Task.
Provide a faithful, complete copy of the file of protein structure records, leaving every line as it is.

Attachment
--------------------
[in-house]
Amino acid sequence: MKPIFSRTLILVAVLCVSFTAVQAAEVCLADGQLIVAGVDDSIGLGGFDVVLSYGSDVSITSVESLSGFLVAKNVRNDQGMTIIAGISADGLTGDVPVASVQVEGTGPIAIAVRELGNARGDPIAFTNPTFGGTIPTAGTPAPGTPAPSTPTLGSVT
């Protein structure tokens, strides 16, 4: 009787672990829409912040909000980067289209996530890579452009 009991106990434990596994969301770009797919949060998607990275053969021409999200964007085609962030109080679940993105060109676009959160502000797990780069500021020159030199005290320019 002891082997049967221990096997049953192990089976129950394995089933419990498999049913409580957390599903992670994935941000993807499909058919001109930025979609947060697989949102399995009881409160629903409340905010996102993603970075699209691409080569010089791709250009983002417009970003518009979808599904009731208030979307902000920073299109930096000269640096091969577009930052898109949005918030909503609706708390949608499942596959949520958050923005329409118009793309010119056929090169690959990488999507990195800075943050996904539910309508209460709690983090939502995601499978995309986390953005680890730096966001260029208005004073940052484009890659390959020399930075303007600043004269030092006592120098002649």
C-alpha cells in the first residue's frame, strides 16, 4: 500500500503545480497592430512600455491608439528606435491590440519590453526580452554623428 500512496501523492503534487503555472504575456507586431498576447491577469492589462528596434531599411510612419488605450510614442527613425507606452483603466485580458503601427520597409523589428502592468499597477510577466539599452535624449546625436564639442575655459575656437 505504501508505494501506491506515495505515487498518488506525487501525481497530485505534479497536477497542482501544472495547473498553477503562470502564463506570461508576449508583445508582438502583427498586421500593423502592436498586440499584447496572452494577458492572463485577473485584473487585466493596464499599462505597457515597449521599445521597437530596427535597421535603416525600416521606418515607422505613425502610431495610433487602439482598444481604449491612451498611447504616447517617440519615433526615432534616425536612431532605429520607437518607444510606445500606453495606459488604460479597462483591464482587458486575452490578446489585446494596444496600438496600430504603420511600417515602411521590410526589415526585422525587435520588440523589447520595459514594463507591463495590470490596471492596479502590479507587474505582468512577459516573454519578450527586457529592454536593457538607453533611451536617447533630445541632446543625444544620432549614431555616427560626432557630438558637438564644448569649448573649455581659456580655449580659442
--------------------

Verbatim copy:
[in-house]
Amino acid sequence: MKPIFSRTLILVAVLCVSFTAVQAAEVCLADGQLIVAGVDDSIGLGGFDVVLSYGSDVSITSVESLSGFLVAKNVRNDQGMTIIAGISADGLTGDVPVASVQVEGTGPIAIAVRELGNARGDPIAFTNPTFGGTIPTAGTPAPGTPAPSTPTLGSVT
């Protein structure tokens, strides 16, 4: 009787672990829409912040909000980067289209996530890579452009 009991106990434990596994969301770009797919949060998607990275053969021409999200964007085609962030109080679940993105060109676009959160502000797990780069500021020159030199005290320019 002891082997049967221990096997049953192990089976129950394995089933419990498999049913409580957390599903992670994935941000993807499909058919001109930025979609947060697989949102399995009881409160629903409340905010996102993603970075699209691409080569010089791709250009983002417009970003518009979808599904009731208030979307902000920073299109930096000269640096091969577009930052898109949005918030909503609706708390949608499942596959949520958050923005329409118009793309010119056929090169690959990488999507990195800075943050996904539910309508209460709690983090939502995601499978995309986390953005680890730096966001260029208005004073940052484009890659390959020399930075303007600043004269030092006592120098002649």
C-alpha cells in the first residue's frame, strides 16, 4: 500500500503545480497592430512600455491608439528606435491590440519590453526580452554623428 500512496501523492503534487503555472504575456507586431498576447491577469492589462528596434531599411510612419488605450510614442527613425507606452483603466485580458503601427520597409523589428502592468499597477510577466539599452535624449546625436564639442575655459575656437 505504501508505494501506491506515495505515487498518488506525487501525481497530485505534479497536477497542482501544472495547473498553477503562470502564463506570461508576449508583445508582438502583427498586421500593423502592436498586440499584447496572452494577458492572463485577473485584473487585466493596464499599462505597457515597449521599445521597437530596427535597421535603416525600416521606418515607422505613425502610431495610433487602439482598444481604449491612451498611447504616447517617440519615433526615432534616425536612431532605429520607437518607444510606445500606453495606459488604460479597462483591464482587458486575452490578446489585446494596444496600438496600430504603420511600417515602411521590410526589415526585422525587435520588440523589447520595459514594463507591463495590470490596471492596479502590479507587474505582468512577459516573454519578450527586457529592454536593457538607453533611451536617447533630445541632446543625444544620432549614431555616427560626432557630438558637438564644448569649448573649455581659456580655449580659442